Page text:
Teresa Meredith, president of the Indiana State Teachers Association, said she’s appreciated the time McCormick has made to talk with ISTA members, and she has no reason to believe she’s not going to support public schools — she’s “cautiously optimistic.”

Despite accusations during her campaign that she’d be too much like her Republican predecessor, Bennett, McCormick has not aligned herself with one particular education philosophy or camp. David Harris, CEO of The Mind Trust, said that independence is admirable.

“She is clearly her own woman, and I think there were some expectations,” Harris said. “She has been pretty clear that she’s going to follow the agenda and approach that she thinks is best.”

seizing the moment

On first day for most Denver schools, gubernatorial candidate Michael Johnston calls for better school funding

Former state Sen. Michael Johnston's children listen to him announce his gubernatorial bid. (Photo by Nic Garcia/Chalkbeat)

Colorado Democratic gubernatorial candidate Michael Johnston sent his son Emmett back to school Monday — and sent a message to voters at the same time about one of his longtime causes.

On the first day of school for most Denver students, Johnston recorded a video of his son carting off two large cardboard boxes full of supplies. In the video posted to Twitter, the former state senator called it another example of how Colorado is shortchanging its public schools.  

“People often ask what does it mean to have cuts to the statewide budget to education,” he said.  “Well it means a lot of those bills get passed on to parents and to kids who have to bring their own paper towels, their own wipes, their own crayons, their own boxes.”

Johnston, a national figure in the education reform movement, led an unsuccessful push to increase taxes for schools in 2013.

“We count ourselves lucky,” Johnston said in the video, adding that knows many families in Denver often feel the pinch of buying new school supplies and fees. “We think the state has an obligation to do better.”

Though the governor’s race is in its early stages, back-to-school season is a logical time for candidates to take out education positions. Earlier Monday, U.S. Rep. Jared Polis, who is also running, released an online ad spotlighting his pledge to expand full-day kindergarten and preschool.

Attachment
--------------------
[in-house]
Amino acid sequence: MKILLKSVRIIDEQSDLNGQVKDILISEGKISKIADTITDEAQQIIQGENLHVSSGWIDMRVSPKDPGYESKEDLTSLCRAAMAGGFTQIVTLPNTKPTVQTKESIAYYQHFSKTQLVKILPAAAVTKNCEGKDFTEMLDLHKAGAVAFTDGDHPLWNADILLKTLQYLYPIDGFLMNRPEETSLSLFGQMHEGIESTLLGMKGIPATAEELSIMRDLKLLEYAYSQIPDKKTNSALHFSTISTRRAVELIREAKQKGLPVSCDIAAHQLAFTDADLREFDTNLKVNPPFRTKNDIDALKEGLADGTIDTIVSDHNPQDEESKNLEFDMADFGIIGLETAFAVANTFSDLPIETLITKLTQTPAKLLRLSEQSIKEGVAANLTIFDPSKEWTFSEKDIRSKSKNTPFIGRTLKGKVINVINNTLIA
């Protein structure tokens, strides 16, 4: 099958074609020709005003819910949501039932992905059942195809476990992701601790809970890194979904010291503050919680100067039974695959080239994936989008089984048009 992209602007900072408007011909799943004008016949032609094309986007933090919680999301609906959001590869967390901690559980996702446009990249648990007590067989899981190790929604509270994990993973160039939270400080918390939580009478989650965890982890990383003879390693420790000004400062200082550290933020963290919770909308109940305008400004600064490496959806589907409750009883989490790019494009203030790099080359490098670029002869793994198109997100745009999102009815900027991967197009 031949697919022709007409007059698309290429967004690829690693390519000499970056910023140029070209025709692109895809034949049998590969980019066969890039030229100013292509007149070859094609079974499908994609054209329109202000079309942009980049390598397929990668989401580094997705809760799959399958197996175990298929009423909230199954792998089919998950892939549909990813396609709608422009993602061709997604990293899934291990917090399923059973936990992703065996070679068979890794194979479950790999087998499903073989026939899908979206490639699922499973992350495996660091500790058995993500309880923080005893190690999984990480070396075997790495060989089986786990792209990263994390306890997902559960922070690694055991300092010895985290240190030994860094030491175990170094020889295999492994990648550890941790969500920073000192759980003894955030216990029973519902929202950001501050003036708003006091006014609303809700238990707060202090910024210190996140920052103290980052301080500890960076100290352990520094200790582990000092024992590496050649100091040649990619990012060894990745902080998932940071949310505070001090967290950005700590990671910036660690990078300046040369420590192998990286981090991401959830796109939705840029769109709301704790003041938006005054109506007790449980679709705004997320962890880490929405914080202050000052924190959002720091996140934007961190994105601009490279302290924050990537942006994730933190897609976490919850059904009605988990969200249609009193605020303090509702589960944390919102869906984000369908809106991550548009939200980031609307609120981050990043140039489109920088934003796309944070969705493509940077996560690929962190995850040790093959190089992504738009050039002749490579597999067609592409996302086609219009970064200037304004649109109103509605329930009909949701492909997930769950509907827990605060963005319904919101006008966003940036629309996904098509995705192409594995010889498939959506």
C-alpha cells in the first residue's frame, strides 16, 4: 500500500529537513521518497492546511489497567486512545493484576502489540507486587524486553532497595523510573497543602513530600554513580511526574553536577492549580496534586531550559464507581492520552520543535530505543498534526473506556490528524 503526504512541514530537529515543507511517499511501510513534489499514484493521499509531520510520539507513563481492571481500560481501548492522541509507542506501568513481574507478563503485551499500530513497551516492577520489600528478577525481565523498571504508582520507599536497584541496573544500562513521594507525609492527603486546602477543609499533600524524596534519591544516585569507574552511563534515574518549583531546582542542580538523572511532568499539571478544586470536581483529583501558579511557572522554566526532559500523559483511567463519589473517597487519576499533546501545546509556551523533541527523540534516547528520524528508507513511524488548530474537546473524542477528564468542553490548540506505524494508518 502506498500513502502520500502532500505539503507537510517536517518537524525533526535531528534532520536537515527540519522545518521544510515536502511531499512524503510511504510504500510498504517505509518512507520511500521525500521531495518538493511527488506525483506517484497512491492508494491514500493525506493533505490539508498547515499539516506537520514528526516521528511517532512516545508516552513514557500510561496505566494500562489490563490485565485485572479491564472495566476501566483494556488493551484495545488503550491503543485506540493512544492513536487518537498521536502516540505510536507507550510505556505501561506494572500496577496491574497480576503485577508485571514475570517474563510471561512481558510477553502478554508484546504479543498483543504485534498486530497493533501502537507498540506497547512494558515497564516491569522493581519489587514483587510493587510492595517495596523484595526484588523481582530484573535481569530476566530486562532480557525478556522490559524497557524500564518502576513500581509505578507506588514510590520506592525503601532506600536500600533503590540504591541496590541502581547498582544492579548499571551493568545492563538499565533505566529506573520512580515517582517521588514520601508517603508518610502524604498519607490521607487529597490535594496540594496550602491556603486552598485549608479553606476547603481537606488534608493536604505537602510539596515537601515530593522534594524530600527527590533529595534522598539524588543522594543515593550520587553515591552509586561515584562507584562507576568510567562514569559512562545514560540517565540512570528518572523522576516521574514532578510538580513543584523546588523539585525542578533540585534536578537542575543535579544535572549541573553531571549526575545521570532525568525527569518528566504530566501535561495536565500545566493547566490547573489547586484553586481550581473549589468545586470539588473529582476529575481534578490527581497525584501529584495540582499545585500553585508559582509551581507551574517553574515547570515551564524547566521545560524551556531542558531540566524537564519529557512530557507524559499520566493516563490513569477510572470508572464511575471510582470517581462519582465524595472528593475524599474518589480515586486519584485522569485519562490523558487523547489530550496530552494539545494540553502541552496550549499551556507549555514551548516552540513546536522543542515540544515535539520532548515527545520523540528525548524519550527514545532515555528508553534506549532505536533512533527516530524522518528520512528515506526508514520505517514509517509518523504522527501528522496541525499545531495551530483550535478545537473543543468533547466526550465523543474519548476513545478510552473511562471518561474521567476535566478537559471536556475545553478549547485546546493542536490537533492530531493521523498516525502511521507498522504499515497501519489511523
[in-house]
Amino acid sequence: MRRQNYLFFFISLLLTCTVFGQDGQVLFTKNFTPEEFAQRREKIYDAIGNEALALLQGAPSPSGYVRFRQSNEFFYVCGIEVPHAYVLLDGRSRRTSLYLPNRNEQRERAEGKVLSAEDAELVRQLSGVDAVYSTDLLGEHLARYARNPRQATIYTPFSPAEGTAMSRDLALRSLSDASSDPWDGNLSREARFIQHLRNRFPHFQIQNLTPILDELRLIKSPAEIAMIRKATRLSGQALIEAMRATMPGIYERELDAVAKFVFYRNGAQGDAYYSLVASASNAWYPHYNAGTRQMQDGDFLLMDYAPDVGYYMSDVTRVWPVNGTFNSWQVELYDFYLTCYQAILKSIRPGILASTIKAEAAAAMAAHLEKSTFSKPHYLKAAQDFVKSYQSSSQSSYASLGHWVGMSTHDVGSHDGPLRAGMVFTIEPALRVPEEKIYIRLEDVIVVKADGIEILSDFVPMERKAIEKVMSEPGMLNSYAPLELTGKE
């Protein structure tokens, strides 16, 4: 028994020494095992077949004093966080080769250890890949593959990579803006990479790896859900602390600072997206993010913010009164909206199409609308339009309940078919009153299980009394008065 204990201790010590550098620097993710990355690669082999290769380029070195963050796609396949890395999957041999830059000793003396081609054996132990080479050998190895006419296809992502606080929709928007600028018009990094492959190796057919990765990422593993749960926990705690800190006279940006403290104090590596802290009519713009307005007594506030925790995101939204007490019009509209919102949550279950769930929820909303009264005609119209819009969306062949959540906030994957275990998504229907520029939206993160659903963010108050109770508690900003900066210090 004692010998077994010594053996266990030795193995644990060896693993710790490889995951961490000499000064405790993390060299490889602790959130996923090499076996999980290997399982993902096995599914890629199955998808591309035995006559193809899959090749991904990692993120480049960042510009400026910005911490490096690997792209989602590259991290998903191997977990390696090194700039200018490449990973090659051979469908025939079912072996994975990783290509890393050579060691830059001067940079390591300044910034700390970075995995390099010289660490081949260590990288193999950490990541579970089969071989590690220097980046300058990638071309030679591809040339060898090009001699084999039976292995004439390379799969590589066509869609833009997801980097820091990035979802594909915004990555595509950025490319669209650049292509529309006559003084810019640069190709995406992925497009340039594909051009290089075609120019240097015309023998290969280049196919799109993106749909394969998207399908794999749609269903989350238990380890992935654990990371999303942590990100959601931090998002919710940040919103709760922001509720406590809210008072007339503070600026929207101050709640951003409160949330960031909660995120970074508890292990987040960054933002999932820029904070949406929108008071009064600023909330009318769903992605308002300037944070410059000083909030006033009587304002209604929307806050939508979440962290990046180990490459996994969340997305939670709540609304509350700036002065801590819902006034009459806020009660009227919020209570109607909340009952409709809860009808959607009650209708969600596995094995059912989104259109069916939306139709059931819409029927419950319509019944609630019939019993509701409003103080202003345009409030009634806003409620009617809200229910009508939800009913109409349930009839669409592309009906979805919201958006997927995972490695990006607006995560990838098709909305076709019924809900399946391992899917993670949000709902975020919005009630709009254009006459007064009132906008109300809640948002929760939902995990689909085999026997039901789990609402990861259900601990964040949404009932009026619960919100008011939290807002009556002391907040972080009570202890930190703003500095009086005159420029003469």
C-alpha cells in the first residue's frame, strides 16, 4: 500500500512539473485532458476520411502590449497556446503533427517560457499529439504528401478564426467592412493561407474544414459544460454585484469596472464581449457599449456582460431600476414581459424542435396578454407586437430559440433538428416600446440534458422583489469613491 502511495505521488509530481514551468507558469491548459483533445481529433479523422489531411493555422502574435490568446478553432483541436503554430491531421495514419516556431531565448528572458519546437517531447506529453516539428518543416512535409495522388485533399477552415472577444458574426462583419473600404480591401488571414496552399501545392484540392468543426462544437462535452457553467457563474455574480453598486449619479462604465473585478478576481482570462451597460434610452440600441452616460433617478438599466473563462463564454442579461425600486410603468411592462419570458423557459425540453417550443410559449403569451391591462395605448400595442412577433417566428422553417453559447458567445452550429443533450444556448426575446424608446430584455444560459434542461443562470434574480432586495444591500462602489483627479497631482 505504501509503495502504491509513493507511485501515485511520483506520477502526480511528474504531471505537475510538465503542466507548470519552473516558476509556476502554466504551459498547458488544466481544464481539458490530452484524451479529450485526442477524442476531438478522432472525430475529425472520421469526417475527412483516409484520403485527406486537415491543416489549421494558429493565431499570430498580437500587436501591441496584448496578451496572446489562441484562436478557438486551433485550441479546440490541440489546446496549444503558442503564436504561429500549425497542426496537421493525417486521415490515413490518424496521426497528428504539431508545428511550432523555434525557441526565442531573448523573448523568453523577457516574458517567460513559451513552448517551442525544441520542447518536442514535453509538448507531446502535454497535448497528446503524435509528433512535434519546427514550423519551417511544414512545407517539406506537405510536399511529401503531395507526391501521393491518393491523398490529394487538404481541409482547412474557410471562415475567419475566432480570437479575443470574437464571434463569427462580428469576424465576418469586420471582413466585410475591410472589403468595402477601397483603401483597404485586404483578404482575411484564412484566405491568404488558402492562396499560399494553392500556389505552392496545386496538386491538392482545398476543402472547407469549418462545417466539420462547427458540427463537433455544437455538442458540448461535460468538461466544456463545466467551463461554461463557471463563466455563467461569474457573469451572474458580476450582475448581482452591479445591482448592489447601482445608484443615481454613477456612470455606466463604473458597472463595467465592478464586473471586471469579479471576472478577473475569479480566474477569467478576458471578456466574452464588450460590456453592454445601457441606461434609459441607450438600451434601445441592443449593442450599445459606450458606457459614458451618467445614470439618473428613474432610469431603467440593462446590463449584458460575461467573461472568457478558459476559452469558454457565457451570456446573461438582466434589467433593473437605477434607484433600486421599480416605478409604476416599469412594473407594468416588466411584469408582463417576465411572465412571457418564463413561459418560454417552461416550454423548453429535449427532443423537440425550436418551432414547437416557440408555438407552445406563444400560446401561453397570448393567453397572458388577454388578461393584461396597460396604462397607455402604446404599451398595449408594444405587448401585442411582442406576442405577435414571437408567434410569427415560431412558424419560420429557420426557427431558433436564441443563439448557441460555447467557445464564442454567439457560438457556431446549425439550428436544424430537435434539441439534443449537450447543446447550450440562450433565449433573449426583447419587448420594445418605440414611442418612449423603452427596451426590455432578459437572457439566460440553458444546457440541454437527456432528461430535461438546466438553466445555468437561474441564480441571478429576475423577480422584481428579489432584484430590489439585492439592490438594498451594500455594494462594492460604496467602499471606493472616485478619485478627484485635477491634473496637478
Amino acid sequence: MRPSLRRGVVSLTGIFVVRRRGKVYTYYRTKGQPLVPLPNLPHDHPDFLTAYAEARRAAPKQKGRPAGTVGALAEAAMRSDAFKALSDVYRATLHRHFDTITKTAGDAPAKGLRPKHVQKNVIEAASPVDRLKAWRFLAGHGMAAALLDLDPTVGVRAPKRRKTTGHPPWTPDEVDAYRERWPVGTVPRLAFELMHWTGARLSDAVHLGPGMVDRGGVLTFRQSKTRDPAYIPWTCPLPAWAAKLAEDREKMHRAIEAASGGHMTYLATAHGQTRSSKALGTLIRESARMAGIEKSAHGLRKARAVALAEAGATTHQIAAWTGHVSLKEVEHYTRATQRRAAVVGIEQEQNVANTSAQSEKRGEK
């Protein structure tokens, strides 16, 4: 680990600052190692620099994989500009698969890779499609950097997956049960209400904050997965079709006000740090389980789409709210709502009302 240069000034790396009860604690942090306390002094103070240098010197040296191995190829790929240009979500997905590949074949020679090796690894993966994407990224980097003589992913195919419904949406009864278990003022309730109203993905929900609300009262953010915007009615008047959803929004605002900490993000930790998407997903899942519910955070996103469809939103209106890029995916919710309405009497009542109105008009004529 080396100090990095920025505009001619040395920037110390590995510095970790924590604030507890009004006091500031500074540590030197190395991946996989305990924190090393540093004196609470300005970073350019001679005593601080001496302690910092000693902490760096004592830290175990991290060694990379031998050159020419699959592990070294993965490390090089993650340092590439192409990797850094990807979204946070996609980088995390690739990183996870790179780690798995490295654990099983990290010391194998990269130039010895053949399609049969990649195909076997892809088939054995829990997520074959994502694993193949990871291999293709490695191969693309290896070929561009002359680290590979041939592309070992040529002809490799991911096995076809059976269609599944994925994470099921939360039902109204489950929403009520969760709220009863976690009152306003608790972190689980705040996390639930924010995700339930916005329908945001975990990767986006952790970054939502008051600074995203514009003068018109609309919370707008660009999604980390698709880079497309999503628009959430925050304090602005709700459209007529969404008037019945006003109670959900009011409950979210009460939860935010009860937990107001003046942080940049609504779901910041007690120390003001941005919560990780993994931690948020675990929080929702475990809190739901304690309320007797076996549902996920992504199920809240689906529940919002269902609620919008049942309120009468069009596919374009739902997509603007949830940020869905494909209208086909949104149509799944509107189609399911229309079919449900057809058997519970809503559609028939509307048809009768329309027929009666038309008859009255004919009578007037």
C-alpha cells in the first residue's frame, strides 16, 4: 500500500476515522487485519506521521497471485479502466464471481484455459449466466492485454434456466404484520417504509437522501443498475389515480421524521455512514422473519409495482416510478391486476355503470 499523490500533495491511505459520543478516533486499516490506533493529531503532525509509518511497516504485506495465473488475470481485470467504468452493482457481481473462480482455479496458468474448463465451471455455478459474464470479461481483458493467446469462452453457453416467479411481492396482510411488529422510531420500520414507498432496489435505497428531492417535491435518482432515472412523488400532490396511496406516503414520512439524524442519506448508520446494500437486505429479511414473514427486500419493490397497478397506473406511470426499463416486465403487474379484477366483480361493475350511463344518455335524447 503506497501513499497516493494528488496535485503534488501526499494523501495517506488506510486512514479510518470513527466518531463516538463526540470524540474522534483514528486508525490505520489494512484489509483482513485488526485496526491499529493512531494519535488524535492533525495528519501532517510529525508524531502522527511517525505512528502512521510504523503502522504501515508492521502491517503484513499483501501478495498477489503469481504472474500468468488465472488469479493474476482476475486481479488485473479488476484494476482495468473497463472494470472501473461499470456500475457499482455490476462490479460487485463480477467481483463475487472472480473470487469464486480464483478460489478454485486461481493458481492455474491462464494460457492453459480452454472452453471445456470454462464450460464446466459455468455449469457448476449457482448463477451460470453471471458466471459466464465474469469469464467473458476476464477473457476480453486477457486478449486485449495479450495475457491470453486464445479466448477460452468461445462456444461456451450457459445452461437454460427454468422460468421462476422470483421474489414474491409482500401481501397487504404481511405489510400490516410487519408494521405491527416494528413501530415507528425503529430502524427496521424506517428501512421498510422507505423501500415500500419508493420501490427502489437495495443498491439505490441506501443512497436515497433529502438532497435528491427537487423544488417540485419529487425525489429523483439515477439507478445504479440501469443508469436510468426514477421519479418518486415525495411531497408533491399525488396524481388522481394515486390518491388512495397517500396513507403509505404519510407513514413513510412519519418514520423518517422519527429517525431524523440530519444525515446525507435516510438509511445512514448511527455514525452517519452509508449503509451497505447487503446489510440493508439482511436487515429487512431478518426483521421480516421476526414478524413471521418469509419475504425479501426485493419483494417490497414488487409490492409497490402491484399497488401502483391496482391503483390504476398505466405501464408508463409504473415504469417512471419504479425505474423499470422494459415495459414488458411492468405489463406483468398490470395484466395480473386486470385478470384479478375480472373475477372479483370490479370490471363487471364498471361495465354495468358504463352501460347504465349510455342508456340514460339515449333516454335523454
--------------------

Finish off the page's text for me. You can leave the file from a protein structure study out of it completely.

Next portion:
sending a message

Memphis school board leader wants to declare that ‘all are welcome here’

PHOTO: Marcus Villa/Latino Memphis
Immigrant students display their career aspirations during a visit to the State Capitol in March to support an unsuccessful bill that would have extended in-state tuition to them.

A school board member wants Shelby County Schools to send a unified message to immigrant students and parents: “You are safe in our schools.”

Teresa Jones will ask the board Tuesday to officially go on the record about protections for undocumented students in the wake of this summer’s federal immigration arrests in Memphis by the U.S. Immigration and Customs Enforcement, or ICE.

“There are speculations among parents of, ‘Should I send my child to school?’” she said Monday about the impetus for her proposal. “I want the board to take a formal stand.” 

The resolution backs up the district’s current policy of protecting student privacy and restricting the release of confidential information about immigration status to immigration enforcement agencies.

It also asks the superintendent to elevate partnerships with community-based organizations aimed at supporting families impacted by immigration raids.

If the resolution is approved, Shelby County’s school board would join elected school officials across the nation who have spoken out about President Donald Trump’s crackdown on people who have entered the United States illegally. Last fall after Trump’s election, Nashville school board members took a similar stand.

Memphis school officials sought to assure parents of the district’s policy earlier this month when the new school year opened.

Shelby County is now home to approximately 57,000 Hispanics, and 14 percent of the district’s student population is Hispanic.

Teresa Jones

The resolution by Jones, who is an attorney, cites the 1982 Texas court case Plyler v. Doe, which established that a public school district cannot deny children access to education based on their immigration status.

She said a school board vote would send a strong message to Shelby County and across the nation.

“An individual speaking is just opinion,” Jones said. “But when we have a resolution, that speaks for the entire board. It’s a different level of … commitment to our students.”

Kevin Woods, another board member, said he’ll back the position wholeheartedly.

It makes “a statement loud and clear to families of our immigrant population that they are welcome at our schools, we want them there and they are members of our communities,” he said.